Taking a step outside of their AFSC: Career Assistance Advisor

  • Published
  • By Senior Airman Mackenzie Richardson
  • 92nd Air Refueling Wing Public Affairs
Editor's Note: This feature is part two of a five-part series on Special Duties and the Developmental Special Duty program.

Whether arriving at their first duty station or nearing the end of their first enlistment, Airmen are required to receive face-to-face training with some of their base’s leading experts on all things Air Force.

These experts meet in forums such as Informed Decision Briefings, First Term Airman Center courses, NCO and senior NCO Professional Enhancement Seminars and various professional development courses that prepare and develop Airmen, young and old, about how to face everyday challenges.

One of these leading experts who provides advice, guidance and copious amounts of information regarding the Air Force, professional enhancement and career options is the Career Assistance Advisor.

Master Sgt. Lance Hasz, 92nd Force Support Squadron CAA, is one of less than 100 CAAs Air Force-wide. His position focuses on three vital aspects: customer service, regulated courses such as FTAC and professional development.

“My position is the central focal point for regulated professional development and the extra courses that help develop and educate our Airmen,” Hasz said. “I’m always looking for what I can do that’s different, better and more effective.”

Hasz calls it “changing Airmen’s trajectories,” helping them out where he can, doing the research, providing the advice and educating Airmen on the best career decisions for themselves and for their families.

“I have spoken with Airmen who are frustrated with their careers and want to know what avenues are available to them,” he said. “As we talk, I get to know them and help them develop a plan. I don’t make any of the decisions; I advise and provide the information needed.”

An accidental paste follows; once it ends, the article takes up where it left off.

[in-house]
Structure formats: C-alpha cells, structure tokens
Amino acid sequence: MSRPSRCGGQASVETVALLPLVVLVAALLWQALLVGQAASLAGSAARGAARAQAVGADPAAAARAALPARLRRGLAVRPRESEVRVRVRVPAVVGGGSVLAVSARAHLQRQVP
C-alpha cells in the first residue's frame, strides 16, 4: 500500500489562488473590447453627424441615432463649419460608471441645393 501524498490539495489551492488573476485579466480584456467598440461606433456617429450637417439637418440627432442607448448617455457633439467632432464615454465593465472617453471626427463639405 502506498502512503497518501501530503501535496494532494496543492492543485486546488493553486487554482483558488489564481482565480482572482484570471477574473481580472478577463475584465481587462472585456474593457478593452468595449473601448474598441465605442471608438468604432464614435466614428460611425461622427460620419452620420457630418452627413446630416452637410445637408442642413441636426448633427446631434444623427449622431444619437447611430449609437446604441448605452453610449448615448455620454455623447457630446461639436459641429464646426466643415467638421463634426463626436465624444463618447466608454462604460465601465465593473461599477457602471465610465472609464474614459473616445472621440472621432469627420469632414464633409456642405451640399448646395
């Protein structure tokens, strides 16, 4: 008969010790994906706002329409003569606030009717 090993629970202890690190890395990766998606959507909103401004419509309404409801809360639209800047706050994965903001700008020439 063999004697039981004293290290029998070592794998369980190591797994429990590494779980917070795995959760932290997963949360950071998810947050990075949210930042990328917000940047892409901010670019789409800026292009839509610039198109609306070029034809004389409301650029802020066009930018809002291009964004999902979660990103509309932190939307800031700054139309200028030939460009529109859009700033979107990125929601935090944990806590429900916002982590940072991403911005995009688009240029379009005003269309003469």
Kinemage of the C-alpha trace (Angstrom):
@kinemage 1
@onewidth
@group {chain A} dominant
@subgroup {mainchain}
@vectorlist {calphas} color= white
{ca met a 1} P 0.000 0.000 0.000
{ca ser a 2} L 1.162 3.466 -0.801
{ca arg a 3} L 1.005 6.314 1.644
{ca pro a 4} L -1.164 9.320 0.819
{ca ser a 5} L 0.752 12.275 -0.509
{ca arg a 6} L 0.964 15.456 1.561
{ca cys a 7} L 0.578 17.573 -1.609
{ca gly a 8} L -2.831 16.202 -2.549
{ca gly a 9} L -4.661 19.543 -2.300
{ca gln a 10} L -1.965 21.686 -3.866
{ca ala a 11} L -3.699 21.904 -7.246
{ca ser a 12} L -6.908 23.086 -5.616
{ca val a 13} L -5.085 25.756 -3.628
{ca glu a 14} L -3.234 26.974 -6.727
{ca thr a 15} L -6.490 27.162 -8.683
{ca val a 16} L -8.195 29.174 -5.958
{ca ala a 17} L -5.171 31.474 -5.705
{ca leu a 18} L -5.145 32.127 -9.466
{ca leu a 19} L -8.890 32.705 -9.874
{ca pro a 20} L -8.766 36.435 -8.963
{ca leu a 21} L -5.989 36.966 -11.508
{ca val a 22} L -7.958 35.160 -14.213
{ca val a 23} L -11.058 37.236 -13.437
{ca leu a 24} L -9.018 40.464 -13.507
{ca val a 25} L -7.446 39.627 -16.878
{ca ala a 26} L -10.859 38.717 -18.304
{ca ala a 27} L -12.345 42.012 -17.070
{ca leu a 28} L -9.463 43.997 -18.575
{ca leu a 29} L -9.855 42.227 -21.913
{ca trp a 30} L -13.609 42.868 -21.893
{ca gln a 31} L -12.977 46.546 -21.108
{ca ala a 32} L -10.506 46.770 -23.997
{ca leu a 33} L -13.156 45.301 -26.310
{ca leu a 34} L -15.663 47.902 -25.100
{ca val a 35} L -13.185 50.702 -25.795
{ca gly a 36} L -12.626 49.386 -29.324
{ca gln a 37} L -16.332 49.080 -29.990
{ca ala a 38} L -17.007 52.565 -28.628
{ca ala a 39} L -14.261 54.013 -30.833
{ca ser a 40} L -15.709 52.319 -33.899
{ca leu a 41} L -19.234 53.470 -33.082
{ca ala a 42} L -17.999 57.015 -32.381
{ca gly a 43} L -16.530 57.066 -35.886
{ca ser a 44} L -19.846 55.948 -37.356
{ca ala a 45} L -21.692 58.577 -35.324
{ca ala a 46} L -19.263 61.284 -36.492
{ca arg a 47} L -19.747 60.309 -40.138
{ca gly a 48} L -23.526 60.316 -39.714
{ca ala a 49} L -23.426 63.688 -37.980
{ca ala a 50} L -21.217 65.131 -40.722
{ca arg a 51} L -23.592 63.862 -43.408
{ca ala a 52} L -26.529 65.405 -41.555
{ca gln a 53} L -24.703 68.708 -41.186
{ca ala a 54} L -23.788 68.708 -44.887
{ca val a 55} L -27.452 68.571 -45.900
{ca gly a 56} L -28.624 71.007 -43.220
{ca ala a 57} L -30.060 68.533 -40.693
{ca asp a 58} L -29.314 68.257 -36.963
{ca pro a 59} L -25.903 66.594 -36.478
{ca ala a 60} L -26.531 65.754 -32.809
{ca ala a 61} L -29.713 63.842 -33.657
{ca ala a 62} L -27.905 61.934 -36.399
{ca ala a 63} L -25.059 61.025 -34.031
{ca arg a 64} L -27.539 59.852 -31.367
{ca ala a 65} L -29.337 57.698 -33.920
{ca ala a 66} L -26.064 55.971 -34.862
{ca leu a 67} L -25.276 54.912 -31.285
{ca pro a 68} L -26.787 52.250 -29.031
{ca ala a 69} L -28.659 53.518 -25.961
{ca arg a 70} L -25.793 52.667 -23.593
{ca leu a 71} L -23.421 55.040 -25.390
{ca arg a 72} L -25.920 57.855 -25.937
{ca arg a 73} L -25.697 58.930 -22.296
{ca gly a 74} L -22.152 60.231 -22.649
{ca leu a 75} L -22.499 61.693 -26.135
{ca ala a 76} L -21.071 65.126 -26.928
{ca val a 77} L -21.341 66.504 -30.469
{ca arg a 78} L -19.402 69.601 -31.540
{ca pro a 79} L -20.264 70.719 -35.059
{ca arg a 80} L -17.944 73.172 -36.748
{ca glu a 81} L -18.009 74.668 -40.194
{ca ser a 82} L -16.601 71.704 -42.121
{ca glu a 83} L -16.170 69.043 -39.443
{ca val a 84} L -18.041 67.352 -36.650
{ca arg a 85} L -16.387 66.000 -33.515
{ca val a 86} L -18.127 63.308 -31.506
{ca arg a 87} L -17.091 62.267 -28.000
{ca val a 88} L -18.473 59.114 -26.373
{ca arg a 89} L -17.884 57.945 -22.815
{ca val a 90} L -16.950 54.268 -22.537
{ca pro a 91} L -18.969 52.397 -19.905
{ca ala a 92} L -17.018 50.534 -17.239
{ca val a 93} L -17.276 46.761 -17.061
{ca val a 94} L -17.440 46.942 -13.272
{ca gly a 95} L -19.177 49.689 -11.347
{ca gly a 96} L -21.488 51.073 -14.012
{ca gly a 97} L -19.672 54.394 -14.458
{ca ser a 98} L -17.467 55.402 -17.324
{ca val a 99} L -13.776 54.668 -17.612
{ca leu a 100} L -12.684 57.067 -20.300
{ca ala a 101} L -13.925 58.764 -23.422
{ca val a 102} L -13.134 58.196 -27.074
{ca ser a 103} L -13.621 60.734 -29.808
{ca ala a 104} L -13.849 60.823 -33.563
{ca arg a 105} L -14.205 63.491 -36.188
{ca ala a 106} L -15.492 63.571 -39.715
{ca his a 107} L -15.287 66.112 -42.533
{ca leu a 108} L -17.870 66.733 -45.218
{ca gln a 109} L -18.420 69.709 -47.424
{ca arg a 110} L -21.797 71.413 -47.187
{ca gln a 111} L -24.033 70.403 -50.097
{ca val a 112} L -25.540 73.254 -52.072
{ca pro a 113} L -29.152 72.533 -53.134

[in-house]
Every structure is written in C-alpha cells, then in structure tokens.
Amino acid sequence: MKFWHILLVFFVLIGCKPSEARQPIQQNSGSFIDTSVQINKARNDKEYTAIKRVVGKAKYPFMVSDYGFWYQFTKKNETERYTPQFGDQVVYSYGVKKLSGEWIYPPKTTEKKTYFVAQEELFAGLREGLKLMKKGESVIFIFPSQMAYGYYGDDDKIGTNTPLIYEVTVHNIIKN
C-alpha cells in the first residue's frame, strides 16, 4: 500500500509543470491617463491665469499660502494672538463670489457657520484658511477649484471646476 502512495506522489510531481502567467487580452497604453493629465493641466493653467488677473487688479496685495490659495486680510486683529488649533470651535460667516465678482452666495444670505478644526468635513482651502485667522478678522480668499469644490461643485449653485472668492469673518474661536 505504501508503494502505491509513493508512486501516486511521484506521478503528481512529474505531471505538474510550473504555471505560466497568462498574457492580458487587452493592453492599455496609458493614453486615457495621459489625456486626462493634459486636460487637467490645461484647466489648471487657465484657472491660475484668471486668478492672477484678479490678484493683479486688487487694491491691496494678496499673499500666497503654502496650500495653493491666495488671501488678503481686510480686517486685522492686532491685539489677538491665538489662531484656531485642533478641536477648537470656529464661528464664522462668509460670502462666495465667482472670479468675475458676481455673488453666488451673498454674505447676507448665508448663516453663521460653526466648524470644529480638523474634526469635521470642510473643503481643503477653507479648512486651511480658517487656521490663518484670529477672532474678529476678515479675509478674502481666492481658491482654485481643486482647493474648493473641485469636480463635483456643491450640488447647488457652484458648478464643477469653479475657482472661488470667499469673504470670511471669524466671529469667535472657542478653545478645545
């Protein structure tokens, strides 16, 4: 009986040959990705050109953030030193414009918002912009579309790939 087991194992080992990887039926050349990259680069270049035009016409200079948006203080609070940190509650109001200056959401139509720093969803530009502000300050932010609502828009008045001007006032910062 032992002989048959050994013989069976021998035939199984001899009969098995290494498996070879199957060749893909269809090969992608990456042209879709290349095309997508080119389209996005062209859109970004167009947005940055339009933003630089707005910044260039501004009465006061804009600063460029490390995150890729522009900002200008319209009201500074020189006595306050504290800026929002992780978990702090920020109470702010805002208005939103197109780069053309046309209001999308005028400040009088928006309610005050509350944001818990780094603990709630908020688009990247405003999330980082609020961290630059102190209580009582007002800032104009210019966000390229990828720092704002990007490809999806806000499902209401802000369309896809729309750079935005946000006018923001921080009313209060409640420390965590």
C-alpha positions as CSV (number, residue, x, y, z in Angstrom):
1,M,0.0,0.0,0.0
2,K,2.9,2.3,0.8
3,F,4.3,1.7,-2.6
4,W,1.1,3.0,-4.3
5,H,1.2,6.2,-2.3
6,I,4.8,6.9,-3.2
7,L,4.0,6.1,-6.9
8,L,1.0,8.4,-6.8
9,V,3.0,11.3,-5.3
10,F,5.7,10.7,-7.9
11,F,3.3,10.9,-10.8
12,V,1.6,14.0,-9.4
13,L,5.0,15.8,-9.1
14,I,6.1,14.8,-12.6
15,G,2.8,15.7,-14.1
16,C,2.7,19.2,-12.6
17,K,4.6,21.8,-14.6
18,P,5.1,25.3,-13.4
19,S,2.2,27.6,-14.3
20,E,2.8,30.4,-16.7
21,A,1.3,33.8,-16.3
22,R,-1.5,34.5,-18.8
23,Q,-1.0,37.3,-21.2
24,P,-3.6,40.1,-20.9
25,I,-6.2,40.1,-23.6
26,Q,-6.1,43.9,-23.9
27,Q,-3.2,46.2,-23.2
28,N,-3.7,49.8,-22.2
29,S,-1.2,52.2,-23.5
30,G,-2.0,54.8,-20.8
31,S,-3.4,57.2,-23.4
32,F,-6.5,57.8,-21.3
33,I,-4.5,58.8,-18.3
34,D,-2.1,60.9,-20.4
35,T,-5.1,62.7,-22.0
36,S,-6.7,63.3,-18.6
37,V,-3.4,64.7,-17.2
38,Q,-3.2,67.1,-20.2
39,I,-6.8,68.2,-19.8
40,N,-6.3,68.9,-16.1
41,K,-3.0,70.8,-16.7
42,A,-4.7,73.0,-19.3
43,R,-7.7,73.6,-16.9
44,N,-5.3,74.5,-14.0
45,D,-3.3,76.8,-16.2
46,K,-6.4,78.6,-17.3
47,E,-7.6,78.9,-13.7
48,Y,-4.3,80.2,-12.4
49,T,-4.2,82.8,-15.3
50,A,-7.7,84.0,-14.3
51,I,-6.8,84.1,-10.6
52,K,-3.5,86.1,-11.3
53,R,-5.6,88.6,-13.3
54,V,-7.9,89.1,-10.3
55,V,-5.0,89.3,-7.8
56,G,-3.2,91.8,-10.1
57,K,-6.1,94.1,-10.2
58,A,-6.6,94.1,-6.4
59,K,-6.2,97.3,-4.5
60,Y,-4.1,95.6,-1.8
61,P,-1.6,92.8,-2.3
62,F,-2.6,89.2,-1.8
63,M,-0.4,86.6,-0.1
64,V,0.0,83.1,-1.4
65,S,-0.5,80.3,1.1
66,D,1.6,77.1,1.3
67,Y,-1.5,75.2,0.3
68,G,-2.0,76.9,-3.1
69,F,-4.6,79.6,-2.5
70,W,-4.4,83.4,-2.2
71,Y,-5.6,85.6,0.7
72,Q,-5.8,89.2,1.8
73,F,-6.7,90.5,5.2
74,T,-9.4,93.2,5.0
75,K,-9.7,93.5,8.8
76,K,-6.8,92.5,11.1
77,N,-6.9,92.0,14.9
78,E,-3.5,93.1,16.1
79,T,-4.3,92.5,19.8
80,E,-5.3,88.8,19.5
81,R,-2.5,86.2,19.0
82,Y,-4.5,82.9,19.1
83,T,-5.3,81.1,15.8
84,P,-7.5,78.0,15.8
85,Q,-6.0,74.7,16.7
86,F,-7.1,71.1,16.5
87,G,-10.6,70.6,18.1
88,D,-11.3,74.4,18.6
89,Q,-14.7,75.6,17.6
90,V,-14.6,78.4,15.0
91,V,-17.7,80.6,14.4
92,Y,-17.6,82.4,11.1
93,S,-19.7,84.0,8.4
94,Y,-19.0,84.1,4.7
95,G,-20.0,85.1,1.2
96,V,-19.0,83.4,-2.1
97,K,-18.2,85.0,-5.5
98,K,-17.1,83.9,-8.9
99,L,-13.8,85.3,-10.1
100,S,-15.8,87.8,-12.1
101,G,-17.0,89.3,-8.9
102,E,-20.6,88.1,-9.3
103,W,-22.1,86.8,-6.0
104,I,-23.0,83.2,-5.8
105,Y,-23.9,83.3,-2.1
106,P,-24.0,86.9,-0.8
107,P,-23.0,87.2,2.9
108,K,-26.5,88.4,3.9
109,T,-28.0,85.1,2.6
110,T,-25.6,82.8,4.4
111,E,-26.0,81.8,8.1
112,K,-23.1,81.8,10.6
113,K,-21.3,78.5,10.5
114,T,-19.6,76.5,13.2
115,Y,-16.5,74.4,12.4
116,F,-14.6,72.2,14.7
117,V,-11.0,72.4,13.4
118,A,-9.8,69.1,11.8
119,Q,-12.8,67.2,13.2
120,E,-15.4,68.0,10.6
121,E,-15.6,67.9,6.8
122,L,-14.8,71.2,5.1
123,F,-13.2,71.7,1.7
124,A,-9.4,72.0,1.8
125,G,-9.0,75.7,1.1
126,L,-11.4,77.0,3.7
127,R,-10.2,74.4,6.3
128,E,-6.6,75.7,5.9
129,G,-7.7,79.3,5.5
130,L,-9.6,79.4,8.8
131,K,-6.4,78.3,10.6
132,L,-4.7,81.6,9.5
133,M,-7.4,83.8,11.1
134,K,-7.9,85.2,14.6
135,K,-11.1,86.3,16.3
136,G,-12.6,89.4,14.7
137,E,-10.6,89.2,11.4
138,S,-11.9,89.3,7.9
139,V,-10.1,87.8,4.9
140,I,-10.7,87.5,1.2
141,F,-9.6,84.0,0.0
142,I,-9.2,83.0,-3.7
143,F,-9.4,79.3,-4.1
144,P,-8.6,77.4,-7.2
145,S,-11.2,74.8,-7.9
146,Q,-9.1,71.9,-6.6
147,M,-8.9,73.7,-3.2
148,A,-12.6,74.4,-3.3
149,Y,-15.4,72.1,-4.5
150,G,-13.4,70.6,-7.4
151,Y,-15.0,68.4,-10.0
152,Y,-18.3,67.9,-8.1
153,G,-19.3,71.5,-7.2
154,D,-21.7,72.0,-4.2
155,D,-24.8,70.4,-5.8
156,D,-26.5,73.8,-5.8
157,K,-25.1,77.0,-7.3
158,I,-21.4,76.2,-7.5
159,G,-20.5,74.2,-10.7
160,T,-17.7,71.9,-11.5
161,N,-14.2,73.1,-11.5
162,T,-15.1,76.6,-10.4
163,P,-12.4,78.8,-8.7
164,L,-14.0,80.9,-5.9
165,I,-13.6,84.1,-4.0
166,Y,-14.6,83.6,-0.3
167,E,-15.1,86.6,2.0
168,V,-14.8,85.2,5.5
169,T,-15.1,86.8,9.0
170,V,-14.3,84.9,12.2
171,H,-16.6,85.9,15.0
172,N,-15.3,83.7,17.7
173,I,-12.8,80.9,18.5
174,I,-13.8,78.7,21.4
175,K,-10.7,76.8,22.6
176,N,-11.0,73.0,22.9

Prior to becoming a CAA, one must attend a two-week course at the Air Force Personnel Center at Joint Base San Antonio-Randolph, Texas, to learn about the position, network with CAAs from across the Air Force and learn how to assist Airmen in effective and efficient ways.

The CAA specialty is one of 1,175 Developmental Special Duty positions currently available. Applicants must be a master sergeant or senior master sergeant, have the ability to speak clearly and communicate well with others, superb counseling and briefing skills, a commander’s recommendation and a completed Community College of the Air Force degree.

“Special duties have a lot of benefits people don’t necessarily realize,” Hasz said. “By stepping outside your career field and gaining a new Air Force Specialty Code, it helps you identify blind spots, expand your skillset and makes you a more well-rounded individual.”

Gaining new skills, lessons and experiences through special duty positions make Airmen more lethal for the mission when they go back to their original career fields. It takes leaving and coming back with new perspectives to spark innovation, Hasz said.

“This special duty has taught me I can’t do it all, I’m not going to do it all and I will fail if I rely on only my own ideas,” Hasz said. “It has taught me to care and value people more and to continue to develop good habits.”

For more information on the Developmental Special Duty program or how to become a Career Assistant Advisor, visit http://www.afpc.af.mil/Developmental-Special-Duty/.